Set Aside the Foreclosure Sale and to Cancel the Writ of Possession. 12
2
3
4
5
6
7
8
9
10
11
12

Rollo, pp. 10, 187.


Id. at 10.
Id. at 10, 188.
Id.
Id.
Id. at 11, 114, 134,188.
Id. at 44.
Id. at 48.
Id. at 132.
Id. at 151.
Id. at 49.

Decision

G.R. No. 203924

Citing the June 29, 1999 Certificate of Sale, they claimed that the
foreclosure was executed pursuant to the cancelled August 31, 1993
mortgage instead of the existing October 30, 1998 mortgage. 13 Hence,
the foreclosure and the writ of possession were void because they stemmed
from an inexistent contract.14
They further invoked the RTCs equity jurisdiction to suspend the
implementation of the writ of possession.15
On October 28, 2011, the RTC refused to suspend the implementation
of the writ due to its ministerial character. However, it required DBP to
comment on the motion/petition.16
On November 22, 2011, the writ of possession was finally
implemented.
In its December 9, 2011 Comment,17 DBP pointed out that it already
sold and turned-over the subject lot to a buyer on November 22, 2011.
Therefore, it no longer had any legal interest in the case.
DBP further pointed out that the Cabuhats were forum shopping
because they had already filed a complaint to set aside the same foreclosure
proceedings and to nullify the 1998 mortgage. 18 The case was pending
before the RTC, Puerto Princesa, Branch 95, and docketed as Civil Case No.
4546.
In their Reply,19 the Cabuhats emphasized that DBP only raised two
issues: (1) its lack of legal interest in the suit; and (2) the Cabuhats alleged
forum shopping. They insisted that unlike Land Case No. 1741, Civil Case
No. 4546 involves the 1998 mortgage, not the cancelled 1993 mortgage.
On April 4, 2012, the Cabuhats filed an Omnibus Motion praying for
RTC to immediately resolve: (1) DBPs opposition20 and (2) the validity of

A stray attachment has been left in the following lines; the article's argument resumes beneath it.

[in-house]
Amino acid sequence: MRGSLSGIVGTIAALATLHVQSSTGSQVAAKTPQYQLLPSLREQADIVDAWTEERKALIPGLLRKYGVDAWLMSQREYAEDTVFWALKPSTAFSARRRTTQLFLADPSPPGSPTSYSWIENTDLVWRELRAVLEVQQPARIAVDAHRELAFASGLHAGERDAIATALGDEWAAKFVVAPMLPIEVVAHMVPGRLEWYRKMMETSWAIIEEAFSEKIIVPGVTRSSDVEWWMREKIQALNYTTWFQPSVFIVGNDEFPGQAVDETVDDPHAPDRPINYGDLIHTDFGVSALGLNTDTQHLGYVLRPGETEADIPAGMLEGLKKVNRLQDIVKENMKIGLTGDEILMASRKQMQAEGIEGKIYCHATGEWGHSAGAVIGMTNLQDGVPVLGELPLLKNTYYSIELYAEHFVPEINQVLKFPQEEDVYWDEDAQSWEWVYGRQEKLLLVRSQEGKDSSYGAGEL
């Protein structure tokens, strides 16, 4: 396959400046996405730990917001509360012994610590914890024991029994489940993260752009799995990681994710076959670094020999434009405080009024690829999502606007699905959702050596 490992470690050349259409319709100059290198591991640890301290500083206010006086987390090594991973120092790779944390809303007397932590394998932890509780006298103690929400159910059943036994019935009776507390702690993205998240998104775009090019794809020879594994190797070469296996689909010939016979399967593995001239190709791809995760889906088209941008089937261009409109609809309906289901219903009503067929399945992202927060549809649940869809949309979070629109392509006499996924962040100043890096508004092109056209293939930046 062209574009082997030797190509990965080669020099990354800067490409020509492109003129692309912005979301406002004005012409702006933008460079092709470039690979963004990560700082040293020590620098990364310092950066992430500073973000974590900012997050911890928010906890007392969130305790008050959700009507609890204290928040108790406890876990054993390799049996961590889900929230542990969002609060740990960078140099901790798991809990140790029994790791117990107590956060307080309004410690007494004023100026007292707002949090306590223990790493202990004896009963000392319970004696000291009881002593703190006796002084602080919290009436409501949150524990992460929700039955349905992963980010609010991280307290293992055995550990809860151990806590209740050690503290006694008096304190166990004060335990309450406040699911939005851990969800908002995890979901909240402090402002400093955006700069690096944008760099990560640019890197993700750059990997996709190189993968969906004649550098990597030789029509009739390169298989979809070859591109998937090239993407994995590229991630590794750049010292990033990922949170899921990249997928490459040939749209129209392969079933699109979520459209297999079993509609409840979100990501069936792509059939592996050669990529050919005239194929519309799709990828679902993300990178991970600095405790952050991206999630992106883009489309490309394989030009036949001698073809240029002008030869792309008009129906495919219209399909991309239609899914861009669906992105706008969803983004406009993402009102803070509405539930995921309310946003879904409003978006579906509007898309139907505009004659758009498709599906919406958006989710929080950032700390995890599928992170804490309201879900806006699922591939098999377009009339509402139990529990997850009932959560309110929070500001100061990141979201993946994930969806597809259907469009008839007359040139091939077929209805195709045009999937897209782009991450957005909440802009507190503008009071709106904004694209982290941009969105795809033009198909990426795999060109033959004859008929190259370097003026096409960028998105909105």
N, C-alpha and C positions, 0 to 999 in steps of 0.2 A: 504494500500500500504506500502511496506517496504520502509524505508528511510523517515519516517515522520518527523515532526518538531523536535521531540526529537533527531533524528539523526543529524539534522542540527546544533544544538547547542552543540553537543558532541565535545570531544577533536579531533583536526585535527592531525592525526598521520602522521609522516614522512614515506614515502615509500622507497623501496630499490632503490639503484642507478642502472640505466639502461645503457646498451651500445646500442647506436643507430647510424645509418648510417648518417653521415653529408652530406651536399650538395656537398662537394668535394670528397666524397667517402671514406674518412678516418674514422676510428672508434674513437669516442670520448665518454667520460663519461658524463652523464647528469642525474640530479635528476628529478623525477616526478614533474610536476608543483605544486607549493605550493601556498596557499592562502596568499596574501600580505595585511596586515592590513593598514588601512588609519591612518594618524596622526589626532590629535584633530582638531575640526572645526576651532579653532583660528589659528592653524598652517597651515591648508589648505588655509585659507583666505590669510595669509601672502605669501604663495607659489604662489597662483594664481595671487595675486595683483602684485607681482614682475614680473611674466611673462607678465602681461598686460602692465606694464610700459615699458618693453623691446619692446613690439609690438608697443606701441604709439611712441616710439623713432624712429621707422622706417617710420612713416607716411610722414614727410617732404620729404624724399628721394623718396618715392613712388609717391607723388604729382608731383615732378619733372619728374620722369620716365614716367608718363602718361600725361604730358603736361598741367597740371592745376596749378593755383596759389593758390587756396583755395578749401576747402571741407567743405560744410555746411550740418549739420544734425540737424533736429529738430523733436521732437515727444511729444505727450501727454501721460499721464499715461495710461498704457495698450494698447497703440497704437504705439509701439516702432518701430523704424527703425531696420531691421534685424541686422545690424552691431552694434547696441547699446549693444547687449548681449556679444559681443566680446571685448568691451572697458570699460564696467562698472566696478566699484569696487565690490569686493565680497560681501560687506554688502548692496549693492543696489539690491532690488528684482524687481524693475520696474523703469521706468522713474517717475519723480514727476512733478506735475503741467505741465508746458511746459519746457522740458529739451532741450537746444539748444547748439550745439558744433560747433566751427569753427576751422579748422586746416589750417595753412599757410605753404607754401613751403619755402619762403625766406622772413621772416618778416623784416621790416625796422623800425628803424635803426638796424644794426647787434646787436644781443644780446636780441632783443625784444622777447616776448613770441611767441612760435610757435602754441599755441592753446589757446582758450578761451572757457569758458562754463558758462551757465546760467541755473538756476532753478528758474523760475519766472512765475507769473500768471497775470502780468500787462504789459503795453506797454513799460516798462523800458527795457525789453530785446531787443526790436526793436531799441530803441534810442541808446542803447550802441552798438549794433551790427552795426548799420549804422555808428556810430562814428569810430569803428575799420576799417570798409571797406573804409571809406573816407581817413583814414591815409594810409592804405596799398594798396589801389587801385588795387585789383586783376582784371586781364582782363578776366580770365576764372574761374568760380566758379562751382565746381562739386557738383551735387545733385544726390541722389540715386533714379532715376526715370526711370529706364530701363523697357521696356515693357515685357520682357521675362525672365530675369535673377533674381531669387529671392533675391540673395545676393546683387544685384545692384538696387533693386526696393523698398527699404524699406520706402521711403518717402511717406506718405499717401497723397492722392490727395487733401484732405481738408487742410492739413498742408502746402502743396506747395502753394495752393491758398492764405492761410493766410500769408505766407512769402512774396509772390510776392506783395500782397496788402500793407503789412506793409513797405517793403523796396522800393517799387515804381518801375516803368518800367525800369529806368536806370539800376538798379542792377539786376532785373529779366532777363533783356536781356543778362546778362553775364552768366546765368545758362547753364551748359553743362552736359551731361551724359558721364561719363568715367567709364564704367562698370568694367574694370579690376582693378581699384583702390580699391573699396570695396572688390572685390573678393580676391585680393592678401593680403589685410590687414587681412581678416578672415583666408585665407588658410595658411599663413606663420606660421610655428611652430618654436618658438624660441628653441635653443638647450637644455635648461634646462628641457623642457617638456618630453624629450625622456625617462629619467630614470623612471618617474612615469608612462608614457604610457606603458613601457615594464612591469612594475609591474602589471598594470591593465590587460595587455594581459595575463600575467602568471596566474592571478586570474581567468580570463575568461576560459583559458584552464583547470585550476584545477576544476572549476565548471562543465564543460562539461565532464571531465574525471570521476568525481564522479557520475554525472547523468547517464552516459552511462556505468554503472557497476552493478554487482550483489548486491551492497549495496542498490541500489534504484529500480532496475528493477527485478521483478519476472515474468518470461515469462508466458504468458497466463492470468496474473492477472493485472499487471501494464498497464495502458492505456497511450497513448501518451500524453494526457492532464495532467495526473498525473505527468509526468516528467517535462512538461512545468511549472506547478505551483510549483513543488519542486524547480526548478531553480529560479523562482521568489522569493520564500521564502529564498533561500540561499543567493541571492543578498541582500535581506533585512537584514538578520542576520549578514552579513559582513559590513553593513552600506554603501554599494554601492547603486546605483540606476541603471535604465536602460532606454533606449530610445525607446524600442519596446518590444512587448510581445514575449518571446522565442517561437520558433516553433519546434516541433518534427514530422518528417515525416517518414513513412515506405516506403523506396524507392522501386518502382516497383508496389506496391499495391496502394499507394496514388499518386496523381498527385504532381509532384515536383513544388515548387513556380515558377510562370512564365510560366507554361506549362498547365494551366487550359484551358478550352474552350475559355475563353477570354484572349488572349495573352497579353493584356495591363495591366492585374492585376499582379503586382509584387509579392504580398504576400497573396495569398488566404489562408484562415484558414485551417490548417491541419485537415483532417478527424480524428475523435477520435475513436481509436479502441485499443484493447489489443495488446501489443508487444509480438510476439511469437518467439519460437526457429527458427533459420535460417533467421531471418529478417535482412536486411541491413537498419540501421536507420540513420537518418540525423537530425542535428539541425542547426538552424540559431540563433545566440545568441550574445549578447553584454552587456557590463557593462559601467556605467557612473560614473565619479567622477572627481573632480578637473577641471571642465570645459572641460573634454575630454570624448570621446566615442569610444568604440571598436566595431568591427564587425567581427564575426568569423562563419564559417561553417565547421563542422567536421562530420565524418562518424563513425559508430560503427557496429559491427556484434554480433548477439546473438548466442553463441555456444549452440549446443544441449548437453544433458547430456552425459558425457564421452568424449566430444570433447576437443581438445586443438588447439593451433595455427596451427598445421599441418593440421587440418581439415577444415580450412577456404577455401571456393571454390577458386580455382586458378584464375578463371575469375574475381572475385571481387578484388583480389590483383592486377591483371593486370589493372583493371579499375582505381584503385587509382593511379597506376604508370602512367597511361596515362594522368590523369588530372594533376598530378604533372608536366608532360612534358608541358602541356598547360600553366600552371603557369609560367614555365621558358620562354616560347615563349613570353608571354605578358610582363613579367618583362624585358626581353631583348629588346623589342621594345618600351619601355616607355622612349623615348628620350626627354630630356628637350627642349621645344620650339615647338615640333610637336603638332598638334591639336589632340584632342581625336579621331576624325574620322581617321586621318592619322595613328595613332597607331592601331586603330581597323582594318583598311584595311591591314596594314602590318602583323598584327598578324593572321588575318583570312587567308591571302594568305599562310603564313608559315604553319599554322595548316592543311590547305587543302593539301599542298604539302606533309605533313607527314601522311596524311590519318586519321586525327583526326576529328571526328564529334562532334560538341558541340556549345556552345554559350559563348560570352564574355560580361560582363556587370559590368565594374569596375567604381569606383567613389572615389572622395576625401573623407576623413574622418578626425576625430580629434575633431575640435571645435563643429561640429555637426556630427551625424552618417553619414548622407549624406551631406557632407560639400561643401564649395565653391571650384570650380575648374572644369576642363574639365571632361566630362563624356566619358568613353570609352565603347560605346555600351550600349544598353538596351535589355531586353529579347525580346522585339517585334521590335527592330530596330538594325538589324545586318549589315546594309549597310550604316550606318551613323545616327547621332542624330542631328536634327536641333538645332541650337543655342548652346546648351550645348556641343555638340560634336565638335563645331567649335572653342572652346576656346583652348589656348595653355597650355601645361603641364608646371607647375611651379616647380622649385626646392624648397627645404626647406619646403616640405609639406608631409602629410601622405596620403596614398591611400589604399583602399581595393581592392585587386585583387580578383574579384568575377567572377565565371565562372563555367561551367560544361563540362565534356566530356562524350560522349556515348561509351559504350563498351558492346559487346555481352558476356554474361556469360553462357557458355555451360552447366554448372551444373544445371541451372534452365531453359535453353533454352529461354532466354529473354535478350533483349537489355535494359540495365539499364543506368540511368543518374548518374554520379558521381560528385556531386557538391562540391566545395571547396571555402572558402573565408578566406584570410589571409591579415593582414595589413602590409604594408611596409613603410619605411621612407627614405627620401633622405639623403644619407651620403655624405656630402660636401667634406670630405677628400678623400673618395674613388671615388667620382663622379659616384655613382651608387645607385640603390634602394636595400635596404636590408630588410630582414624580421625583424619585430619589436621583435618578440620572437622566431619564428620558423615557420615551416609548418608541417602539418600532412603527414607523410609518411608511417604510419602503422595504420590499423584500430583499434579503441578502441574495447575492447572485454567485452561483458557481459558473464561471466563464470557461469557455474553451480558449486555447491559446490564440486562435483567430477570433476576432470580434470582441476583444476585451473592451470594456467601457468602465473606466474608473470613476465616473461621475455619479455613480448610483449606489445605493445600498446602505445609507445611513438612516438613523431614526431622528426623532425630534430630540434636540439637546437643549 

an extrajudicial foreclosure of an inexistent/cancelled mortgage.21
On June 27, 2012, the RTC issued the assailed Order. The RTC held
that DBP remains a real party-in-interest despite the sale because there had
been no motion for substitution of the parties.22 It also denied the DBPs
forum shopping argument because an ex parte proceeding for the issuance of

13
14
15
16
17
18
19
20
21
22

Id. at 50-51.
Id. at 50.
Id. at 53.
Id. at 61.
Id. at 69.
Id. at 69-70.
Id. at 72.
Id. at 77.
Id. at 80.
Id. at 24.

Decision

G.R. No. 203924

a writ of possession is not a judgment on the merits that can amount to res
judicata.23
However, the RTC dismissed the Cabuhats petition. It reasoned that
under Section 8 of Act No. 3135, a petition to set aside the foreclosure sale
and cancel the writ of possession can only be filed within the 30-day period
immediately after the purchaser acquires possession. Considering that it
filed before the DBP entered possession, the petition was premature.
The Cabuhats moved for reconsideration 24 but the RTC denied the
motion. Hence, the present petition.
The Arguments
The Cabuhats justify their direct resort to this Court by asserting that
they only raise pure questions of law. 25 They argue that the RTC
misinterpreted Section 8 of Act No. 3135 because the law does not prohibit